In fact, I believe that almost all ancient myth from around the world can be demonstrated to consist of just such esoteric metaphors describing the motions of the heavens, and outline the evidence for this conclusion in over fifty different examinations of specific myths and sacred stories that are linked on this page (the "Star Myth Index"). 

The fact that the stories of the Old and New Testaments are also built upon this exact same system actually unites them with the rest of the world's sacred traditions. It was the creators of the literalist approach who falsely divided the Biblical scriptures from the rest of the world's sacred traditions, and then set about opposing and attacking the rest of the world's traditions, which they had now set themselves apart from. Obviously, this separation stretches back to the time of Irenaeus, who was an important and powerful proponent of the literalist approach and a tireless enemy of those who did not subscribe to the literalistic historicizing approach.

Once we understand that the "four living creatures" described in the vision of Ezekiel correspond exactly to the four zodiac points of the great wheel of the year during the Age of Taurus, the rest of his vision begins to become clear. His vision does not describe UFOs, but rather the motions of the great wheels which turn in the sky as the zodiac with its colures (or hoops) that pass through and connect the solstices and the equinoxes -- an understanding of the mechanism of the heavens which is replicated in the familiar and beautiful armillary spheres, whose very name means "composed of rings."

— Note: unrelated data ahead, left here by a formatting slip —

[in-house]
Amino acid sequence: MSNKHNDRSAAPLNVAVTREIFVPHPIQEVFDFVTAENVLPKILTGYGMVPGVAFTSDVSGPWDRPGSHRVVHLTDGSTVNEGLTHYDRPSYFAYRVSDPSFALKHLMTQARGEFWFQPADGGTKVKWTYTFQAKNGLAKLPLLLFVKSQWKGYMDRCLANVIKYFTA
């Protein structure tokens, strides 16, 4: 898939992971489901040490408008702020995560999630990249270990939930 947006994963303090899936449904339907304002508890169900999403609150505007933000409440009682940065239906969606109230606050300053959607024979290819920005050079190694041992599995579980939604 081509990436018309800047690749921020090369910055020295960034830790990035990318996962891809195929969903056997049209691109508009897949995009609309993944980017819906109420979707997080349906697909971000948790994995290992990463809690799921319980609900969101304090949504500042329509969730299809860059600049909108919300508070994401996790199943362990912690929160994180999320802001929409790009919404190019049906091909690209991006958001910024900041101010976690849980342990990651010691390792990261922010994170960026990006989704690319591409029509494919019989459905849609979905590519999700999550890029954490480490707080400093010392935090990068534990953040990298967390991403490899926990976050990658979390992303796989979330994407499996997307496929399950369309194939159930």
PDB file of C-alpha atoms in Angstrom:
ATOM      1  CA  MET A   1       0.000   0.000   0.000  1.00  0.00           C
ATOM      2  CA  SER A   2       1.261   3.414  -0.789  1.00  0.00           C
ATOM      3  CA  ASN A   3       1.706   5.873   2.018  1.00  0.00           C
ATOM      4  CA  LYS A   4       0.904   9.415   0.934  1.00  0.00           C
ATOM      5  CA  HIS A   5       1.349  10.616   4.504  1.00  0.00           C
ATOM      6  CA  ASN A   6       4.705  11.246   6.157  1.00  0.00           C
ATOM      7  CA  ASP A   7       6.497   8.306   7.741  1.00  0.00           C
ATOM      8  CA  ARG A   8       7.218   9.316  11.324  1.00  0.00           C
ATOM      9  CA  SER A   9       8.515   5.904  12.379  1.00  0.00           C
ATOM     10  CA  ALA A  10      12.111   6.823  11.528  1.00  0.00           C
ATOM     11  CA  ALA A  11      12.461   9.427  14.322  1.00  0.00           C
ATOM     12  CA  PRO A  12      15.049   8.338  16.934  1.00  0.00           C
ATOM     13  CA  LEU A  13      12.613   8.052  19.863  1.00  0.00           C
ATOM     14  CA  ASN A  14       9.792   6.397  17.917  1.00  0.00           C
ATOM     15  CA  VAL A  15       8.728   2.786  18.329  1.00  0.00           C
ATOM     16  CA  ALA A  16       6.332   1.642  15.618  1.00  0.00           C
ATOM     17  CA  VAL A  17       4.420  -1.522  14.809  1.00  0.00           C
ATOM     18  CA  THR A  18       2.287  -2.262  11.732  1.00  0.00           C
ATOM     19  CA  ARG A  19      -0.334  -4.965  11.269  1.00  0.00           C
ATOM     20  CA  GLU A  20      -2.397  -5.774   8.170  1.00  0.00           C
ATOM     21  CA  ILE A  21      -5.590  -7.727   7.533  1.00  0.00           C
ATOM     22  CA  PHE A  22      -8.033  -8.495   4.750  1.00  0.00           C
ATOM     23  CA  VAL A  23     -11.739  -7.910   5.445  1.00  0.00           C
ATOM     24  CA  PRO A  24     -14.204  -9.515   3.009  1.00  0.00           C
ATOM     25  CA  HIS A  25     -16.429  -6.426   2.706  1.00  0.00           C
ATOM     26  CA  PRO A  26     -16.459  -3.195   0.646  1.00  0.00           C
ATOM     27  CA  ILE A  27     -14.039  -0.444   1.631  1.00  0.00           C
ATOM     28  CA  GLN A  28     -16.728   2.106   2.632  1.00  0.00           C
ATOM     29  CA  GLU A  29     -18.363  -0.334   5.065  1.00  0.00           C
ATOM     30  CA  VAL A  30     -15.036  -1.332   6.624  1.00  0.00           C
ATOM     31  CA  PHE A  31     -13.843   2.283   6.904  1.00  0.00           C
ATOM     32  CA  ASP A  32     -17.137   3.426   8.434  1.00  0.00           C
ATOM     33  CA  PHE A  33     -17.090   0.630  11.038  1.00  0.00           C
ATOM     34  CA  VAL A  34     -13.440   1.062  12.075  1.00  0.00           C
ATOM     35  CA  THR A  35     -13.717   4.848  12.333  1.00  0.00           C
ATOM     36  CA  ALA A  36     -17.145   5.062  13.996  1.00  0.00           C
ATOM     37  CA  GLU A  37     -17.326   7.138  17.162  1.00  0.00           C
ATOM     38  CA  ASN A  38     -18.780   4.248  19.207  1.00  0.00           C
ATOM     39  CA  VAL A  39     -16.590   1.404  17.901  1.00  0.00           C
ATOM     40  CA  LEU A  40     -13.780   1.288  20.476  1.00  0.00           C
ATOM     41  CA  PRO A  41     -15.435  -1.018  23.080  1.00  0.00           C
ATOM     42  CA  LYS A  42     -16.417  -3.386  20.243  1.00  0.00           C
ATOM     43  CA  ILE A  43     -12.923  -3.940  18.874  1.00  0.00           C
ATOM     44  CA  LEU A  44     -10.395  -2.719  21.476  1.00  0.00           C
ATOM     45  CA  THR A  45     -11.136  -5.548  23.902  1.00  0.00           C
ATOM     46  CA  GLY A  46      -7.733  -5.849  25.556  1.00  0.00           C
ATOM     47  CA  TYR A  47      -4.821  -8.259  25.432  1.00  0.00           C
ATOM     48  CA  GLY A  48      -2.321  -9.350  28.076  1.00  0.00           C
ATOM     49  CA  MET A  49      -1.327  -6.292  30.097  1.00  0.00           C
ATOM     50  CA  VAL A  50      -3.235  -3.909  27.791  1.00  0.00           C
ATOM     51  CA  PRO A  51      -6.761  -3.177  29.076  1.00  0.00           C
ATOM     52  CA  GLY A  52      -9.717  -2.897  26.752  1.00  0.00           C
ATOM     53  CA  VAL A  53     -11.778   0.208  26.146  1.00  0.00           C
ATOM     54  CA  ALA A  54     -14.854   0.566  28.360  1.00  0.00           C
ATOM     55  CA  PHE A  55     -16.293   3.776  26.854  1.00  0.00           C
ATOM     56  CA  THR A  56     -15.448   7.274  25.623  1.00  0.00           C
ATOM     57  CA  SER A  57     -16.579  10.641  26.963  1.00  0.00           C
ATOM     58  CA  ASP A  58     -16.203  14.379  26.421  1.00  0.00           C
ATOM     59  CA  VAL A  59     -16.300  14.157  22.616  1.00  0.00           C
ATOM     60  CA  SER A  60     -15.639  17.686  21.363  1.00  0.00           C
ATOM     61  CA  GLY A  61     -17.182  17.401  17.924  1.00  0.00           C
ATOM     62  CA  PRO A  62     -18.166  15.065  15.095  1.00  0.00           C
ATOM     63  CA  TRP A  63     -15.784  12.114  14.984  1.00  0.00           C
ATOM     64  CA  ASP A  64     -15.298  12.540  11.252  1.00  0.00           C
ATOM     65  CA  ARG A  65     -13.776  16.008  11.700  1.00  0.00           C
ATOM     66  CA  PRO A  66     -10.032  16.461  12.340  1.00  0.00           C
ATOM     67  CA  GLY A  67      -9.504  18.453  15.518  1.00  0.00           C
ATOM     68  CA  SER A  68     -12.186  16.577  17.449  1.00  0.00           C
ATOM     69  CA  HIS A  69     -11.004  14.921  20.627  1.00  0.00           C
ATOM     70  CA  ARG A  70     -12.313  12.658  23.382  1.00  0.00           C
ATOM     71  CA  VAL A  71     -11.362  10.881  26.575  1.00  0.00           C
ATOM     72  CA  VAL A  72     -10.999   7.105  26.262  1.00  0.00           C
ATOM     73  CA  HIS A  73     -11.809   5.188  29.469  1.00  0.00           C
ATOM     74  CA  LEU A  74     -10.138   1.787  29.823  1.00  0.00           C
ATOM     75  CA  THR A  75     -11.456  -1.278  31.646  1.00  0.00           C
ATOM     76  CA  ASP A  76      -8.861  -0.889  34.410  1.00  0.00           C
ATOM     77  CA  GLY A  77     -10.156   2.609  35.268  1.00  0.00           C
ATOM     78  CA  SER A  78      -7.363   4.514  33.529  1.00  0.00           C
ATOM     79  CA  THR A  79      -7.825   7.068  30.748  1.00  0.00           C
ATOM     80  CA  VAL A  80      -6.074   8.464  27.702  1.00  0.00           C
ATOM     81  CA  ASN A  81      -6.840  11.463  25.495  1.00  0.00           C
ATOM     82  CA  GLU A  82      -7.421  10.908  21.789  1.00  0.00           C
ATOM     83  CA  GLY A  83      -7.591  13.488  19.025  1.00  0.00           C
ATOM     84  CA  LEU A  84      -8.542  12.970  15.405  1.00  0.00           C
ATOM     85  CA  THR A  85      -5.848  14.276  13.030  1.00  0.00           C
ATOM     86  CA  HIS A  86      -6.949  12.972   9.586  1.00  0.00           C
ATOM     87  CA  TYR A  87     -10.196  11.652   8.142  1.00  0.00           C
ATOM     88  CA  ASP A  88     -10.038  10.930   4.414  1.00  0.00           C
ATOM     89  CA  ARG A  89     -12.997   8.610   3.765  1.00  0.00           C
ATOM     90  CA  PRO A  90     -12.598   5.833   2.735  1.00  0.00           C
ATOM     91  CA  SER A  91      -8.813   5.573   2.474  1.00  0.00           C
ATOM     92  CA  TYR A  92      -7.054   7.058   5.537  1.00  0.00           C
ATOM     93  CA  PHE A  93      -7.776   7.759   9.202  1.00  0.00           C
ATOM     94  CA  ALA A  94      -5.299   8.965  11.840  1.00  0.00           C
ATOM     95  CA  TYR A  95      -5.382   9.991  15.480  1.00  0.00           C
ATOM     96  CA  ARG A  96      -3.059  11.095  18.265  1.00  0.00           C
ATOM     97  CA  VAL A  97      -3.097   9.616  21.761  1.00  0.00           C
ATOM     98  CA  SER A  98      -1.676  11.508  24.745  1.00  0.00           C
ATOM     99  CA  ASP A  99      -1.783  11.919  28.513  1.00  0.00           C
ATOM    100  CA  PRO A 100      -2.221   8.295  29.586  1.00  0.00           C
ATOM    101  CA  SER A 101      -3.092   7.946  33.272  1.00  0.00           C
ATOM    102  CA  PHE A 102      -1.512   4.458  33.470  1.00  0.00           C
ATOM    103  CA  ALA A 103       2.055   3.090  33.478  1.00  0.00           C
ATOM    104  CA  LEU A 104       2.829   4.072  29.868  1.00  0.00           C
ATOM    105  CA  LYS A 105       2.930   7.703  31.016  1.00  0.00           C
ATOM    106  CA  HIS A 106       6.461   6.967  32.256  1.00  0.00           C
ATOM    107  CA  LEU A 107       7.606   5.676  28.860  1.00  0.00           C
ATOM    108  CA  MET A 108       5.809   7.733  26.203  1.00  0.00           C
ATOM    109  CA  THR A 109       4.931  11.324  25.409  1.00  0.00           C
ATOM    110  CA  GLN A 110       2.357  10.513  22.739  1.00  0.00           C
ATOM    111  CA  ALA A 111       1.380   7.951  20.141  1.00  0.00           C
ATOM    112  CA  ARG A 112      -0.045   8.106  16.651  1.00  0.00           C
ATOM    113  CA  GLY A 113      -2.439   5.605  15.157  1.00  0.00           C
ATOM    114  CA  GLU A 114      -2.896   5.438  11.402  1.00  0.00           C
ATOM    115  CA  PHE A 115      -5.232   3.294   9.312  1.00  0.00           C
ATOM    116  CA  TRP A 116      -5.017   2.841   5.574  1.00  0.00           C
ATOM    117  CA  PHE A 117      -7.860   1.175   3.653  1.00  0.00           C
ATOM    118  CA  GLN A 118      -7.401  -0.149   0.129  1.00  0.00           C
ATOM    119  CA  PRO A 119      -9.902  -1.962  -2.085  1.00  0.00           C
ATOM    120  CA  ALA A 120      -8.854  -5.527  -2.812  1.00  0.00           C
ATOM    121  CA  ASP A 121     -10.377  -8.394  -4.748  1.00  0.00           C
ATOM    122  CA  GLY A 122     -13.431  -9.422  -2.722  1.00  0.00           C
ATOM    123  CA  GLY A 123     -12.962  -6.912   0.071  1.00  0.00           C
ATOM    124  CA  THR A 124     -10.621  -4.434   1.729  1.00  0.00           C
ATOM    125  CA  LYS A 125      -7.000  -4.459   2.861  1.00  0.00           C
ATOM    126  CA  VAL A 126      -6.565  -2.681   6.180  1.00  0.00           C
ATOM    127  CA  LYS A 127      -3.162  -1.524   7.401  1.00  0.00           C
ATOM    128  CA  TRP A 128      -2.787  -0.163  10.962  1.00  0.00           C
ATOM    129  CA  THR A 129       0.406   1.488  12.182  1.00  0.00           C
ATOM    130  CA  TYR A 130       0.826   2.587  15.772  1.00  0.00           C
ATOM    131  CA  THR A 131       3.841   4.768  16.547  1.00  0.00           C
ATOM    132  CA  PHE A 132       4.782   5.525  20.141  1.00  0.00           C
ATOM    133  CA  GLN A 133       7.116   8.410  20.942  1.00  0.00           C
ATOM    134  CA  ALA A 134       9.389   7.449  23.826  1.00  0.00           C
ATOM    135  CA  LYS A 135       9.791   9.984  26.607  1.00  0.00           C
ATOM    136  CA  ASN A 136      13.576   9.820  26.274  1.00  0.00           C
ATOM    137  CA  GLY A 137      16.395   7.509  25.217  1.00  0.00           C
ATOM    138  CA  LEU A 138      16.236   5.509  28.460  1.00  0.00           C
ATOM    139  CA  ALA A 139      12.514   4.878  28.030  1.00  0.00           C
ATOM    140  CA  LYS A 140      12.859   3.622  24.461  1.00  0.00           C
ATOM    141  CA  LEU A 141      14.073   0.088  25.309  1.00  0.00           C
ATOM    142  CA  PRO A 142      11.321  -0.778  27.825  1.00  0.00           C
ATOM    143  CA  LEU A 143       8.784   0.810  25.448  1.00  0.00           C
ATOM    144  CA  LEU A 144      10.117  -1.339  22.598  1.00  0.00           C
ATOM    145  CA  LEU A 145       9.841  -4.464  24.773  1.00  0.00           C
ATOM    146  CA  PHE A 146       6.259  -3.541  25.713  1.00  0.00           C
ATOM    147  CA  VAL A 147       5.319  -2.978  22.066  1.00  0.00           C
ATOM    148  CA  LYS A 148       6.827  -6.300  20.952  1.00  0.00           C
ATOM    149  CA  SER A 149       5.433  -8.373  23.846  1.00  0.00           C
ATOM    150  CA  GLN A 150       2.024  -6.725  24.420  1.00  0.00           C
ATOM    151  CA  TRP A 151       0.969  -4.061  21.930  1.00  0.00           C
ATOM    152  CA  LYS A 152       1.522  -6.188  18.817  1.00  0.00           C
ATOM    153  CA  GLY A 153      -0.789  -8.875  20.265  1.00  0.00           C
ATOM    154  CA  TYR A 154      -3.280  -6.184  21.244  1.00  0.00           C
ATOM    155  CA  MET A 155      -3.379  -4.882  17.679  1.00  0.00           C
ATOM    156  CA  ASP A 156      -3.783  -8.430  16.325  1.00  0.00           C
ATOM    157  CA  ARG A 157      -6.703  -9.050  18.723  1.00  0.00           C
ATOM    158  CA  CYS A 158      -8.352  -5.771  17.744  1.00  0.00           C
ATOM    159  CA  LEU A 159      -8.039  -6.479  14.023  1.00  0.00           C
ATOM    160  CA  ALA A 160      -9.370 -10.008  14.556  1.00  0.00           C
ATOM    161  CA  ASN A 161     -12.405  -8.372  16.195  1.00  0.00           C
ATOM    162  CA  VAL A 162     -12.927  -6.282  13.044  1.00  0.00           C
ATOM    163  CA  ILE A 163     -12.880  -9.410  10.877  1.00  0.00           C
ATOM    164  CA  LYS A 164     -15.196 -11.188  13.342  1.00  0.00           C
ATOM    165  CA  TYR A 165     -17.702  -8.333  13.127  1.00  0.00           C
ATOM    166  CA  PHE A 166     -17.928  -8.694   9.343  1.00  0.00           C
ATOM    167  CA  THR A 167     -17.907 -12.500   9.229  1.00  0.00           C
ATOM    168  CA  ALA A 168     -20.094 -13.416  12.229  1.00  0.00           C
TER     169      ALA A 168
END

Below is an image of an armillary sphere:

image: Wikimedia commons (link).

Like most armillary spheres, it represents the heavens as seen from earth, and consists of a ring that represents the celestial equator and a ring that represents the plane of the ecliptic: these two cross at the points of the equinoxes. It also consists of one hoop which passes through the equinox points and then through the north and south celestial poles -- this is called the "equinoctial colure" -- and one hoop which passes through the solstice points and then through the north and south celestial poles -- this is called the "solstitial colure."